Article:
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Unexpandable lung is the inability of the lung to expand to the chest wall allowing for normal visceral and parietal pleural apposition. It is the direct result of either pleural disease, endobronchial obstruction resulting in lobar collapse, or chronic atelectasis. Unexpandable lung occurring as a consequence of active or remote pleural disease may present as a post-thoracentesis hydropneumothorax or an effusion that cannot be completely drained because of the development of anterior chest pain. Pleural manometry is useful for identifying unexpandable lung during initial pleural drainage. Unexpandable lung occurring as a consequence of active or remote pleural disease may be separated into two distinct clinical entities termed trapped lung and lung entrapment. Trapped lung is a diagnosis proper and is caused by the formation of a fibrous visceral pleural peel (in the absence of malignancy or active pleural inflammation). The mechanical effect of the pleural peel constitutes the primary clinical problem. Lung entrapment may result from a visceral pleural peel secondary to active pleural inflammation, infection, or malignancy. In these cases, the underlying malignant or inflammatory condition is the primary clinical problem, which may or may not be complicated by unexpandable lung due to visceral pleural involvement. The recognition of trapped lung and lung entrapment as related, but distinct, clinical entities has direct consequences on clinical management. In our practice, pleural manometry is routinely performed during therapeutic thoracentesis and is useful for identification of unexpandable lung and has allowed us to understand the mechanisms surrounding a post-thoracentesis pneumothorax.
Unexpandable lung is a mechanical complication resulting in the inability of the lung to expand to the chest wall. In clinical practice, an unexpandable lung may be due to either the presence of pleural disease, endobronchial obstruction resulting in lobar collapse, or chronic atelectasis . Unexpandable lung due to pleural disease is clinically obvious when a pneumothorax develops following thoracentesis or when chest pain develops during or following pleural fluid removal. However, with the application of pleural manometry, all cases of unexpandable lung can be accurately diagnosed.
The term trapped lung has traditionally been used interchangeably to describe an unexpandable lung occurring from either active or remote pleural disease. Currently, we have adopted a more strict definition for a trapped lung. Trapped lung is the sequela of remote pleural space inflammation resulting in the development of a mature, fibrous membrane that impedes lung expansion during fluid removal (Figure 1). In other words, trapped lung can be considered to be defective pleural healing once inflammation in the pleural space has resolved. In contrast, lung entrapment is considered a complication of active pleural inflammation, malignancy, or hemothorax. Identifying active pleural inflammation or malignancy is critical in differentiating lung entrapment from trapped lung. Clinical conditions associated with the development of lung entrapment include coronary artery bypass graft surgery, post cardiac injury syndrome, empyema/complicated parapneumonic effusions, uremia, radiation therapy, and rheumatoid pleurisy [1-3].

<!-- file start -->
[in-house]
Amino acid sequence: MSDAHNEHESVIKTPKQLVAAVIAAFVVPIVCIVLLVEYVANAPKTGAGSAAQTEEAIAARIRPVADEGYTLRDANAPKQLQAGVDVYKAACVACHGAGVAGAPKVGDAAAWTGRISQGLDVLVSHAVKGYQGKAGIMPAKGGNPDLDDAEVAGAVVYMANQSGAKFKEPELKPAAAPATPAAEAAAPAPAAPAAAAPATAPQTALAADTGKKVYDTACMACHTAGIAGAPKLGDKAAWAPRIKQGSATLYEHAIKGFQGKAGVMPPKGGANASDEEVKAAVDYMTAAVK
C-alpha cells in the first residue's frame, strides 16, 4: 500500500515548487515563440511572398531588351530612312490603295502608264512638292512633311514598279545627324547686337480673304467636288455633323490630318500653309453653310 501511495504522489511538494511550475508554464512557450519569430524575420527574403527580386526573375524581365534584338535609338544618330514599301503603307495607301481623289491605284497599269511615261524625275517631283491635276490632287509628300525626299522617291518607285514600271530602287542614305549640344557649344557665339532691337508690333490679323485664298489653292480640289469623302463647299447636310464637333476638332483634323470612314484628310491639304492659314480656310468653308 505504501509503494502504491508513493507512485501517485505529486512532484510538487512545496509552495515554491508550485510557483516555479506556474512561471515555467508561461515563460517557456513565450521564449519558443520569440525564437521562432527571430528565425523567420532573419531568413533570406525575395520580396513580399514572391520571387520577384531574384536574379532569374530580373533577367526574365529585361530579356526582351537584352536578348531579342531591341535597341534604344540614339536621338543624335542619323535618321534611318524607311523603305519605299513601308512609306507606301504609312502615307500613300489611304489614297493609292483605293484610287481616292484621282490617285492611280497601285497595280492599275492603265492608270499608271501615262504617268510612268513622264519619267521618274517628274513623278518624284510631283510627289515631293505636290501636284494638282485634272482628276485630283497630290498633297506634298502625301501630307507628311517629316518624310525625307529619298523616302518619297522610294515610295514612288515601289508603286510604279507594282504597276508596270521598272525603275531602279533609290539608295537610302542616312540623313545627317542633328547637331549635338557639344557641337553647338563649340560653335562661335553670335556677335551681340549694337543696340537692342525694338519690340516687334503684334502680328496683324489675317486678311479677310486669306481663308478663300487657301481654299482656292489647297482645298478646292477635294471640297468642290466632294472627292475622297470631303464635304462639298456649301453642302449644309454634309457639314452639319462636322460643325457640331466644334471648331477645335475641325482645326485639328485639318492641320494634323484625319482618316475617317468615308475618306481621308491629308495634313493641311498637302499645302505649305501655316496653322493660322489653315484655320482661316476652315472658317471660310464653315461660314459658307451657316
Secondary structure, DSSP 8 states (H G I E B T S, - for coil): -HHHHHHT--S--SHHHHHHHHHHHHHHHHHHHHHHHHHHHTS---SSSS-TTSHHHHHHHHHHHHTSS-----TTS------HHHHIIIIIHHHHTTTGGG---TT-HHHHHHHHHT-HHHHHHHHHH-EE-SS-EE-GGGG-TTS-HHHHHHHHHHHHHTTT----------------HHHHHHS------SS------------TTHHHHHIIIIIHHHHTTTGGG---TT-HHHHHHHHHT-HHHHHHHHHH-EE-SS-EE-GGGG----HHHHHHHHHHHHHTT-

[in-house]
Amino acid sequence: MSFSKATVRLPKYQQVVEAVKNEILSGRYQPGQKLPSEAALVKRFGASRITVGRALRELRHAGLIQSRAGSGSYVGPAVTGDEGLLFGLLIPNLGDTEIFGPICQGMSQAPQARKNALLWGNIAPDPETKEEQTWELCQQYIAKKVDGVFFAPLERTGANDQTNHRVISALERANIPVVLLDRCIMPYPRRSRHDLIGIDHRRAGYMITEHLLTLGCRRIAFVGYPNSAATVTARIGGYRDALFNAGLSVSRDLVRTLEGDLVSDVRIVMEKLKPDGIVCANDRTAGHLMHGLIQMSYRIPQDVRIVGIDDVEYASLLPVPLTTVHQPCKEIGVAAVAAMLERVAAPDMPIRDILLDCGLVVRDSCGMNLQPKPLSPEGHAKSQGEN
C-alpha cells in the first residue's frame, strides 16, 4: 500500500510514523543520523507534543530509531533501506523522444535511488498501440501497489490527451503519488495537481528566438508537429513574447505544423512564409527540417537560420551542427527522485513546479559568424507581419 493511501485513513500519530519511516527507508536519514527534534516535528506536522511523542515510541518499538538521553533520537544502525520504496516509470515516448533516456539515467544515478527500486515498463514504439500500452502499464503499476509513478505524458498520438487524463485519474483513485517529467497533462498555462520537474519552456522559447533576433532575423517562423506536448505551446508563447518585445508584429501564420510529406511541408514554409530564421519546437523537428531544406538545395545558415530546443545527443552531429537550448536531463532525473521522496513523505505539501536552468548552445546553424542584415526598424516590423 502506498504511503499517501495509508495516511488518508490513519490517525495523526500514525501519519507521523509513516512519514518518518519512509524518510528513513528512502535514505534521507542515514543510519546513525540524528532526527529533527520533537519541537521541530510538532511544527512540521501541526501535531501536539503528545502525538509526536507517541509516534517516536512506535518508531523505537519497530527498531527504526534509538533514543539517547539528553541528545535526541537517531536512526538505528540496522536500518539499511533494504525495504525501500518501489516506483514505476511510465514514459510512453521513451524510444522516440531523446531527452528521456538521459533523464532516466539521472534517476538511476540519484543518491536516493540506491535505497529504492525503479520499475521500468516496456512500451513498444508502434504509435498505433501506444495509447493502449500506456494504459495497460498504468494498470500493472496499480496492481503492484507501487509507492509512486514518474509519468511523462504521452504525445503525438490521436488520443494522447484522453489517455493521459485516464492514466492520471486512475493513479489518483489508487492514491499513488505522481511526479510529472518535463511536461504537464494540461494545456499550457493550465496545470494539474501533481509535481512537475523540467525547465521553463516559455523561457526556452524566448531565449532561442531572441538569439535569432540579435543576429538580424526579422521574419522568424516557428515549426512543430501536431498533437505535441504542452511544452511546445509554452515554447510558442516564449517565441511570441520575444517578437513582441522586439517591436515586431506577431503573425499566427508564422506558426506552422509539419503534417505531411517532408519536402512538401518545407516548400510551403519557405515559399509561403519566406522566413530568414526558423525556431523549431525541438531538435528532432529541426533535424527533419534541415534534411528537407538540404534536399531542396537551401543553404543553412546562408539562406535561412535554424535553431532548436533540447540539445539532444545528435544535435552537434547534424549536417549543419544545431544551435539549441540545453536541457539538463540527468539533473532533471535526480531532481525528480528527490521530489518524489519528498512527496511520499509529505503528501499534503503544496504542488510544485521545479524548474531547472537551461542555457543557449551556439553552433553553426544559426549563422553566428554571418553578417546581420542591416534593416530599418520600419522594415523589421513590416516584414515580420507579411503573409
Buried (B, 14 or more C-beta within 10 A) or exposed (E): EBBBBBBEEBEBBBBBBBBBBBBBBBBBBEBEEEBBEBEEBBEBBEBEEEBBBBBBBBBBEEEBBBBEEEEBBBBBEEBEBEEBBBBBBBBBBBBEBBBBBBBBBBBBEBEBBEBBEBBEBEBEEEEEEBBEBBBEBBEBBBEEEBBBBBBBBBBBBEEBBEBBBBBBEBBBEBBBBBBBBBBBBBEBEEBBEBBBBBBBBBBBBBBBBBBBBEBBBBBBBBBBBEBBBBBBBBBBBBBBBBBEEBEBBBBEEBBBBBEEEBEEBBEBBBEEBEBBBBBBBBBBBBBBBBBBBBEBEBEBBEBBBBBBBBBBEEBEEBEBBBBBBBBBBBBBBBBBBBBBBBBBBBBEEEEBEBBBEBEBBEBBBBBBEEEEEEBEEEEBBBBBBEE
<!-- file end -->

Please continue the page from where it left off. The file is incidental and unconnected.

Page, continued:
In the setting of lung entrapment, chest radiography may reveal contra-lateral mediastinal shift. Pleural fluid analysis is typically exudative by both protein and lactate dehydrogenase (LDH) criteria; however, discordant protein and LDH exudates can occur as the inflammatory process is resolving. An increased total nucleated cell count with either a lymphocyte or neutrophil predominance is observed depending upon the etiology of the lung entrapment.
Treatment of lung entrapment is dictated by the underlying process that resulted in the unexpandable lung. Rapid evacuation of a hemothorax or prompt antibiotic therapy for pneumonia with parapneumonic effusion usually prevents the development of trapped lung following these conditions. If dysfunctional pleural space healing occurs, the end result is a trapped lung. However, in the setting of malignancy, the presence of lung entrapment will significantly decrease the success of pleurodesis .
Pleural manometry remains the method of choice for detecting unexpandable lung [3-9]. Standardization of pleural manometry was described by Doelken and colleagues . The measurement of pleural liquid pressure can be performed either by using a simple water column manometer or with elaborate electronic, physiologic systems connected to a standard hemodynamic transducer . A simple, over-damped water manometer can be easily employed by all physicians performing therapeutic thoracentesis.